This plate is the southern extension of the new land. Vespucci explored down as far as the river plate but when his ships became riddled with toredos he had to abandon his quest and return. Consequently, Waldseemuller drew the map into the bottom of the margin since he didn't know what lay south. Interestingly enough, some rivers are drawn on the margin. What's more, he mapped the western coast of the new land with a continuous range of mountains. The Tropic of Capricorn passes through what has become on of the most famous and controversial additions to a map since Ptolemy's first map. The name America shows up for the first time south of modern day Brazil. The word was attributed to Vespucci and the name was later picked up by Mercater who transferred the name to the north as North America and to the south as South America.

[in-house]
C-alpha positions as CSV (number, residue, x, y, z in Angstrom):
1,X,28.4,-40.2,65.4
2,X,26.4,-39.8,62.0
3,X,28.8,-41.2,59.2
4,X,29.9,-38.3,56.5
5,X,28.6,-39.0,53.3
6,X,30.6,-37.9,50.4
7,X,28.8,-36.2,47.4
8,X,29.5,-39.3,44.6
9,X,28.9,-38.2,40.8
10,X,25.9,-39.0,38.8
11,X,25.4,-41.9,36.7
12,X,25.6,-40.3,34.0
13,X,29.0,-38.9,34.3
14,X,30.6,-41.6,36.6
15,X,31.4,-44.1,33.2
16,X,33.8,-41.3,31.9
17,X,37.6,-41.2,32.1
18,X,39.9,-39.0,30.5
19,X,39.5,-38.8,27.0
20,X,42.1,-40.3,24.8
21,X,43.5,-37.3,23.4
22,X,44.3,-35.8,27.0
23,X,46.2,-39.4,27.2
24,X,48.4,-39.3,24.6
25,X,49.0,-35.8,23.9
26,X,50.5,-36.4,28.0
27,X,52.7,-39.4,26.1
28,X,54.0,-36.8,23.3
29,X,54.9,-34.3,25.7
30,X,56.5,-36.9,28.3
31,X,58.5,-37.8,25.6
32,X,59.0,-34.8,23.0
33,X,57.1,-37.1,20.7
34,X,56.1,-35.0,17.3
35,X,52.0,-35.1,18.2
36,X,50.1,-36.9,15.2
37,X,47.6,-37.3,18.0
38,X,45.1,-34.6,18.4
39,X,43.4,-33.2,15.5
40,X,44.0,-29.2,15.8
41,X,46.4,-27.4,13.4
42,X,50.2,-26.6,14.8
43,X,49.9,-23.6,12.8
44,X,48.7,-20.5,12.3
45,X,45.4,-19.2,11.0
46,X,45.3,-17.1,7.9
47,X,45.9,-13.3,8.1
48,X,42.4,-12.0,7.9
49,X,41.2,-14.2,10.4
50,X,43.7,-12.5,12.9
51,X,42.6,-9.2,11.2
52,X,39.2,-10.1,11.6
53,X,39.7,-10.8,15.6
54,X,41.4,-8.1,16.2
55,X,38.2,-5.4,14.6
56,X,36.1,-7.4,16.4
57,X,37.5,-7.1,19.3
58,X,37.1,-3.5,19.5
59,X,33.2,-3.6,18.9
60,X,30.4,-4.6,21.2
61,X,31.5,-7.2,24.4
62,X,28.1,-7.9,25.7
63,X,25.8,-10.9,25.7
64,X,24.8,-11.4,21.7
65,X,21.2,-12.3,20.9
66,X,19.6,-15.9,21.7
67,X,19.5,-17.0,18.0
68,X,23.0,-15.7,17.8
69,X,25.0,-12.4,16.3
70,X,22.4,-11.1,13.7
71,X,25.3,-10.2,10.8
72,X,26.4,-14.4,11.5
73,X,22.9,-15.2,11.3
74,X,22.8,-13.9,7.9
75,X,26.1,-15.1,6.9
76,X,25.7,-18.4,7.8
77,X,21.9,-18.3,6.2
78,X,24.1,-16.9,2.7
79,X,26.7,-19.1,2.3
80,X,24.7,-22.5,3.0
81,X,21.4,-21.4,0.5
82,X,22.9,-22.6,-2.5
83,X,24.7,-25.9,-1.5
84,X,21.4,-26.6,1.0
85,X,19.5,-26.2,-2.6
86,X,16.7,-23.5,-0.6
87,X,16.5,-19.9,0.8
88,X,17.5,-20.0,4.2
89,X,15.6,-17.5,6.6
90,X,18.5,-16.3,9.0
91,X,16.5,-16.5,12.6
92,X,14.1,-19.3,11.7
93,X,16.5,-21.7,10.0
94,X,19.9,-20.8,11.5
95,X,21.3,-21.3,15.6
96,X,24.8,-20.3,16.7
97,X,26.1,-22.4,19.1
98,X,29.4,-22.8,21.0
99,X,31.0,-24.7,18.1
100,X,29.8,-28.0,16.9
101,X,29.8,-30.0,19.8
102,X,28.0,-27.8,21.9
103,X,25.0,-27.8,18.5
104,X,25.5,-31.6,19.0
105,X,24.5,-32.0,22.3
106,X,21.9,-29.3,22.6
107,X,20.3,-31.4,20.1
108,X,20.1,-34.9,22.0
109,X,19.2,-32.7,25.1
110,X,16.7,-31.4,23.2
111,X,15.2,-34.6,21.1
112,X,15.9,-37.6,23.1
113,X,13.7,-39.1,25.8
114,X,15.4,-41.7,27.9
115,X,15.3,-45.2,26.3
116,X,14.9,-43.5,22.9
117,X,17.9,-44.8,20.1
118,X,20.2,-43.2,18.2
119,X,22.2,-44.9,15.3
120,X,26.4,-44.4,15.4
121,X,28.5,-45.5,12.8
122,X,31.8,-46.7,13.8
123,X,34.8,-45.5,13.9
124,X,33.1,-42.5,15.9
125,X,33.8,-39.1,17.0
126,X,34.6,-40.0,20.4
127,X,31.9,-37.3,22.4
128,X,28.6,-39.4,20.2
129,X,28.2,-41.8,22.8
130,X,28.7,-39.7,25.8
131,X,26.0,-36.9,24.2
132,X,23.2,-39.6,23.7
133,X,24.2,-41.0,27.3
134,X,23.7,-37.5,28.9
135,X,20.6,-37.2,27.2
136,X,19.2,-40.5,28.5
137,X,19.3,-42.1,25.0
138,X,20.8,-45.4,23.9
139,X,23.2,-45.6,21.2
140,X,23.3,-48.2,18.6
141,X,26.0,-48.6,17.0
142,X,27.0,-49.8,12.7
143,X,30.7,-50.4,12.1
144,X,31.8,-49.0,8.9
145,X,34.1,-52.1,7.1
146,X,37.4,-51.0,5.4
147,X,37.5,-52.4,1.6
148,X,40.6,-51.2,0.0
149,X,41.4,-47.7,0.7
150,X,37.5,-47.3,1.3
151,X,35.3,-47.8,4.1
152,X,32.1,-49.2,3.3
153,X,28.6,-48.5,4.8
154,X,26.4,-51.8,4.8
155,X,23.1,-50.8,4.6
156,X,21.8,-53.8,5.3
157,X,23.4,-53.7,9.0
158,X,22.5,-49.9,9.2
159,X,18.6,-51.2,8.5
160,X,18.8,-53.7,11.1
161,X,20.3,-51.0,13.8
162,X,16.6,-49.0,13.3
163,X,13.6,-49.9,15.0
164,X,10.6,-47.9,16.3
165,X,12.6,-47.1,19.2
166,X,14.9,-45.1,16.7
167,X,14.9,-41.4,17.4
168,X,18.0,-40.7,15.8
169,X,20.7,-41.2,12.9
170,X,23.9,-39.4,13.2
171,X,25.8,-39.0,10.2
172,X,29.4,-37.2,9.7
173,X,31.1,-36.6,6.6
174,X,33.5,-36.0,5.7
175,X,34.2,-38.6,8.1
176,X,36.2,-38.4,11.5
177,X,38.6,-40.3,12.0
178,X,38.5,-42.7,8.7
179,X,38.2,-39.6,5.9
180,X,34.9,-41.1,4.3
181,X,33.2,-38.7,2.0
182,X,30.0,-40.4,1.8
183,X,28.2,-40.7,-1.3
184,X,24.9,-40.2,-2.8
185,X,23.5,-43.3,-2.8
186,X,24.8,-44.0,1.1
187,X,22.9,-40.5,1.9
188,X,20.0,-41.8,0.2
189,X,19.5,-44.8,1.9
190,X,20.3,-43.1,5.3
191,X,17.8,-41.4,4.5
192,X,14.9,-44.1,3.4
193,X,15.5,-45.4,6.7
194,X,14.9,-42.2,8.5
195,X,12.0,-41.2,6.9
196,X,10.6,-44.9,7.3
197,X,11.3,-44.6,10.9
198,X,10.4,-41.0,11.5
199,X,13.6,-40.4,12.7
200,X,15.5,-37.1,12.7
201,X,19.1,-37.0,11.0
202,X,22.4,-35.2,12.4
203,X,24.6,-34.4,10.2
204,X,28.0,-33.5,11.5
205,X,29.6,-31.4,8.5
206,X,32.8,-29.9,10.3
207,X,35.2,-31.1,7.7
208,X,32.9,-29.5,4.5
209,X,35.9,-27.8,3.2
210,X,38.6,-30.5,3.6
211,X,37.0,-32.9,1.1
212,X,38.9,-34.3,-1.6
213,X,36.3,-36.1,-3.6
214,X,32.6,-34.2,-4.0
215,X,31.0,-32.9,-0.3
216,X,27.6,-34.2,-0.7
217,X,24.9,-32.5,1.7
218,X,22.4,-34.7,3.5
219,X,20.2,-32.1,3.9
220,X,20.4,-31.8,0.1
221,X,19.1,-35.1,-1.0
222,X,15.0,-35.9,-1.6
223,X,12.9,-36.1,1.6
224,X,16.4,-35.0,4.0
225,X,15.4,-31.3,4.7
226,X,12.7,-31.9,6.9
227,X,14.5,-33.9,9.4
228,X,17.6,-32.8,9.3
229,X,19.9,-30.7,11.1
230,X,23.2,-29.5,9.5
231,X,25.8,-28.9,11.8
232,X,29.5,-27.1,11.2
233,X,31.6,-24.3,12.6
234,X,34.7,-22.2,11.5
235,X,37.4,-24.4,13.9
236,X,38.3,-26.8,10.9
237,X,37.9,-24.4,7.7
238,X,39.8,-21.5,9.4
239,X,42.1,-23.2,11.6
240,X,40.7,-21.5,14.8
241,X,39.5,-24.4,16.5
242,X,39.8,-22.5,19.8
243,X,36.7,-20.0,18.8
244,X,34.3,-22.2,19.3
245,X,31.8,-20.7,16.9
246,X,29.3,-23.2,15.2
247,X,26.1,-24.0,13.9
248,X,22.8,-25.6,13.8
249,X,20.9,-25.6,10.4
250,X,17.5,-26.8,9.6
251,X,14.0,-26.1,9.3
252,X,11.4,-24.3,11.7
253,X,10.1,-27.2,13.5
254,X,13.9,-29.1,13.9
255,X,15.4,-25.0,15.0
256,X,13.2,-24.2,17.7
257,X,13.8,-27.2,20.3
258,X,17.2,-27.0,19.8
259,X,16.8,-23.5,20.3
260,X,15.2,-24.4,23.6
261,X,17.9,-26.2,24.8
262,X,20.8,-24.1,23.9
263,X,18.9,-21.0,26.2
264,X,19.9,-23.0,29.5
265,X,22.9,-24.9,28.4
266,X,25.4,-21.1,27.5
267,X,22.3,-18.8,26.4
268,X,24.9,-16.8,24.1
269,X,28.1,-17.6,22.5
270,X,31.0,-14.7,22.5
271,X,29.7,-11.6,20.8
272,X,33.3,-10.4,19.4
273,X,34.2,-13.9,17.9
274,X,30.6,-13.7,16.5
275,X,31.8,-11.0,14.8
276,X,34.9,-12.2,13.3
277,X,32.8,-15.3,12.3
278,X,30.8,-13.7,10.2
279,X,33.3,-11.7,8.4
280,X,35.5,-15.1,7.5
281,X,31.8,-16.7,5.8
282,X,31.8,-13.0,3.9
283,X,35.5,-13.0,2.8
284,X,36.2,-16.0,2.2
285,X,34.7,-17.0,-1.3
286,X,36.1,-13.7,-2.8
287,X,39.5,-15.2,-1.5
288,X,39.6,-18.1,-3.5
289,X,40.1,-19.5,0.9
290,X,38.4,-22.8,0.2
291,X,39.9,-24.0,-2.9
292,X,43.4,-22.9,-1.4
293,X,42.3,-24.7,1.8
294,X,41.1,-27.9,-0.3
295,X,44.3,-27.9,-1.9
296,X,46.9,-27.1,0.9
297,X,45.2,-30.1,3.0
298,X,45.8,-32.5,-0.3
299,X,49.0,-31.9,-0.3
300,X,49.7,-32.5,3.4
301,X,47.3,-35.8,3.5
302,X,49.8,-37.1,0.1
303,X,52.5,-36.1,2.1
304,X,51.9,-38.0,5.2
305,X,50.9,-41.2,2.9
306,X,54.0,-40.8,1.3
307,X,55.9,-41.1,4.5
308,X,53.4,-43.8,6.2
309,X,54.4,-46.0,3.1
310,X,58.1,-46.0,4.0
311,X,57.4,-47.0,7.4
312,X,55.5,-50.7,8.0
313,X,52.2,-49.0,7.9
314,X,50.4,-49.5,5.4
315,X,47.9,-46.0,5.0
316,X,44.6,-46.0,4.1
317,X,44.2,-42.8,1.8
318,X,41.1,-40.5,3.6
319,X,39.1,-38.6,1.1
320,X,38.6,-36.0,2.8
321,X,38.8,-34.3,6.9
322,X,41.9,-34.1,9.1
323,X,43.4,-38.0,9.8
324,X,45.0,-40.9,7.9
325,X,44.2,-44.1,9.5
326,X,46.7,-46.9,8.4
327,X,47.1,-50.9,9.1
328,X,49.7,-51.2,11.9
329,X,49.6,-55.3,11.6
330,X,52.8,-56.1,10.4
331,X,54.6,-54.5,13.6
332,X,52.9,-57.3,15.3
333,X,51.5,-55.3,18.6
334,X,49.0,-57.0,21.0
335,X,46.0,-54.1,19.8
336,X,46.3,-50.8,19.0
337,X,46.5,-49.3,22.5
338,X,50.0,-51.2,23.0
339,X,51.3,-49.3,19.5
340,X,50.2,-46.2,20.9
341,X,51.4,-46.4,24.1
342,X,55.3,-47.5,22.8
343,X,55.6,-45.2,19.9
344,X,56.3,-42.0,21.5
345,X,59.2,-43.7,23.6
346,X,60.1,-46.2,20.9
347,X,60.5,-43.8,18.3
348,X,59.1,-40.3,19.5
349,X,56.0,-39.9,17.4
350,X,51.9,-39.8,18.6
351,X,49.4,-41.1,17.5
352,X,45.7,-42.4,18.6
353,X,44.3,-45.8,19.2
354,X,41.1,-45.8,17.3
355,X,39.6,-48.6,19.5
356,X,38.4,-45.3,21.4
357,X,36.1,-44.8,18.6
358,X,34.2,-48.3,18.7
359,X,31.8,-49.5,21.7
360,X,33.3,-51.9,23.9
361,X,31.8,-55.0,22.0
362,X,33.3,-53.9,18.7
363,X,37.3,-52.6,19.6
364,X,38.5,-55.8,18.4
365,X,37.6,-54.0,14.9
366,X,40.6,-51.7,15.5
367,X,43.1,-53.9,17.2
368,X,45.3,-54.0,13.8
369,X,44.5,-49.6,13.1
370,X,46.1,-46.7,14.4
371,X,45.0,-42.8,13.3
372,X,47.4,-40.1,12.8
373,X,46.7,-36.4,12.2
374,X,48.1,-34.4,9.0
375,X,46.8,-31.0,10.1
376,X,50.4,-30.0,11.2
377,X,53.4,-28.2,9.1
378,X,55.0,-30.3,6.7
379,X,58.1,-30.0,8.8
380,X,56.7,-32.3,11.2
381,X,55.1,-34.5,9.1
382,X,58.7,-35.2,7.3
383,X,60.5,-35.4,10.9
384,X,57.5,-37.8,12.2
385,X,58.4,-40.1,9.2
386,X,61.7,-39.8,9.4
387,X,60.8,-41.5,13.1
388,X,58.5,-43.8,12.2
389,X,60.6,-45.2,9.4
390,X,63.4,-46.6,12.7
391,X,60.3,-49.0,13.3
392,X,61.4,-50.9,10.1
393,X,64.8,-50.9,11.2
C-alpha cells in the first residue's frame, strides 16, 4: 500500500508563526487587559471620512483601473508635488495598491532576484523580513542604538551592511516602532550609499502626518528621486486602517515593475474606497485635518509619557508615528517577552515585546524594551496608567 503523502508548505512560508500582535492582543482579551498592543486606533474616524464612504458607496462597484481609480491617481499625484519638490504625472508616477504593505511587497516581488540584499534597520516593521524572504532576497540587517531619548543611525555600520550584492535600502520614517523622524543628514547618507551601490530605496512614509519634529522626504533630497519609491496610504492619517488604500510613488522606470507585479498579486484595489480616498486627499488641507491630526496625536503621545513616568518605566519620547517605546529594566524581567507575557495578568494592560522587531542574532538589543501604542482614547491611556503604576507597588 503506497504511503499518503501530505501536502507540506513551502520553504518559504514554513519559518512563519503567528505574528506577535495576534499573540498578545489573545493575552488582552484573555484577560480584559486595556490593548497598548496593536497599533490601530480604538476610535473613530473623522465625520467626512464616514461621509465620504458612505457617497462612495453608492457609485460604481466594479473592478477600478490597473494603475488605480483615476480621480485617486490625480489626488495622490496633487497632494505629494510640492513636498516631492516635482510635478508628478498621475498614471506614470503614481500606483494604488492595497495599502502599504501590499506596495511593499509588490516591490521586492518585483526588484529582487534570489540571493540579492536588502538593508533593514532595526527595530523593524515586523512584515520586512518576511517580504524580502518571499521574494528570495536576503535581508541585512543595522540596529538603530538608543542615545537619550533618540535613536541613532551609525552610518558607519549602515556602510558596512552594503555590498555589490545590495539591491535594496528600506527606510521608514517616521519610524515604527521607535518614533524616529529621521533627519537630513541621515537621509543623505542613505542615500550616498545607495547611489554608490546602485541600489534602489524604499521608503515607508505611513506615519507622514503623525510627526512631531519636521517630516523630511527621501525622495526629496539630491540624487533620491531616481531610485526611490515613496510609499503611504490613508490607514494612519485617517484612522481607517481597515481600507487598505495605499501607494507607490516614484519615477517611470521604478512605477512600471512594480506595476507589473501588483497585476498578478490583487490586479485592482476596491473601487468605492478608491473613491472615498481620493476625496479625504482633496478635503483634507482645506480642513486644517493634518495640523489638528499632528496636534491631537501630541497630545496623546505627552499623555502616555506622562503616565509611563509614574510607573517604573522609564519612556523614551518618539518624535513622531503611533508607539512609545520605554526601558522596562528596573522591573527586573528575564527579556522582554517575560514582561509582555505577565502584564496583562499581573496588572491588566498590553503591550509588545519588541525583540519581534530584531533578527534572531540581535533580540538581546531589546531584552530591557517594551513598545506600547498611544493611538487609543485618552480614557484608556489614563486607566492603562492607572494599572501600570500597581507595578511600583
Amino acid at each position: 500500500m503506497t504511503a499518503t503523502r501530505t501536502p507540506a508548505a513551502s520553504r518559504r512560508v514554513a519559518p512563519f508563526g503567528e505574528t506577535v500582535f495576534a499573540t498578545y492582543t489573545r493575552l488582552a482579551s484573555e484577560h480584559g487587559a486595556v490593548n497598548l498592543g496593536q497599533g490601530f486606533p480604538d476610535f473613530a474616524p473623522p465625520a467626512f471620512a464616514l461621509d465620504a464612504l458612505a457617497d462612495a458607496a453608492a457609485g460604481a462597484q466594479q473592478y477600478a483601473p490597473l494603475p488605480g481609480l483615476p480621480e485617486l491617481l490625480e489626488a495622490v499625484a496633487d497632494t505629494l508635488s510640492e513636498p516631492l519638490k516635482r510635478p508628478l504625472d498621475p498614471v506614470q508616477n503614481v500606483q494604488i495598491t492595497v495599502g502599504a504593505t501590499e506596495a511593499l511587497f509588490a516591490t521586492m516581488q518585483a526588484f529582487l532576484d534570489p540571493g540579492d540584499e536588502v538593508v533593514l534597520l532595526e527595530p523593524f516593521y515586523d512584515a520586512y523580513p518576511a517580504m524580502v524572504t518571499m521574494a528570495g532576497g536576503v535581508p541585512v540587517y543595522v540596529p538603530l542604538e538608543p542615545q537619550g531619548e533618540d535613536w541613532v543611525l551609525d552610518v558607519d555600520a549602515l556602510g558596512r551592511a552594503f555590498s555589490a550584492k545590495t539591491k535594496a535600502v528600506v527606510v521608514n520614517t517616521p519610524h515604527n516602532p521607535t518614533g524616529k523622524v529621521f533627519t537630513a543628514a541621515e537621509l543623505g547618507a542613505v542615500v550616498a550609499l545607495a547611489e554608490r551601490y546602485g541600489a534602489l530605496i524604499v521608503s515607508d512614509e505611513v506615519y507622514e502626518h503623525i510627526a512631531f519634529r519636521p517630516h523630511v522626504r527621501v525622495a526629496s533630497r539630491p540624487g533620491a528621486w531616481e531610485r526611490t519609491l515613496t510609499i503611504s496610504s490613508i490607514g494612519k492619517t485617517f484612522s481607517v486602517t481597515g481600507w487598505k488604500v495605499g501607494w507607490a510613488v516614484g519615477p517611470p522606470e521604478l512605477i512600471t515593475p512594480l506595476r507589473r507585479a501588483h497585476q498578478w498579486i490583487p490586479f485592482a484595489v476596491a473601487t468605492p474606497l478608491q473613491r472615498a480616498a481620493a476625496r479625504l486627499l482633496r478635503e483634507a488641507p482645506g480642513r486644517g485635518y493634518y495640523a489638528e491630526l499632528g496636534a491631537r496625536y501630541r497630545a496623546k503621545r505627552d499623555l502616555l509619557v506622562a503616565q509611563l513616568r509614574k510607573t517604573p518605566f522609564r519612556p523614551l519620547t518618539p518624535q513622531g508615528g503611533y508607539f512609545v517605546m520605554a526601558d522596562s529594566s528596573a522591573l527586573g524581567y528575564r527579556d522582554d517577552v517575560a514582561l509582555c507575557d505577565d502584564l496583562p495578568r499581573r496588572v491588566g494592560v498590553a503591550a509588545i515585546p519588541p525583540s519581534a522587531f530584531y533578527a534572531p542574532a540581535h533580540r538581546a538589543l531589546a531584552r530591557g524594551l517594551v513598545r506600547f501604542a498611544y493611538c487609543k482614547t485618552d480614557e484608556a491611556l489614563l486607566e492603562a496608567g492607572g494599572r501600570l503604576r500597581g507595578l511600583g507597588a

The Latin translation reads:
A general delineation of the various lands and islands, including some of which the ancients make no mention, discovered lately between 1497 and 1504 in four voyages over the seas, two by Fernando of Castile, and two by Manuel of Portugal, most serene monarchs, with Amerigo Vespucci as one of the navigators and officers of the fleet; and especially a delineation of many places hitherto unknown. All this we have carefully drawn on the map, to furnish true and precise geographical knowledge.
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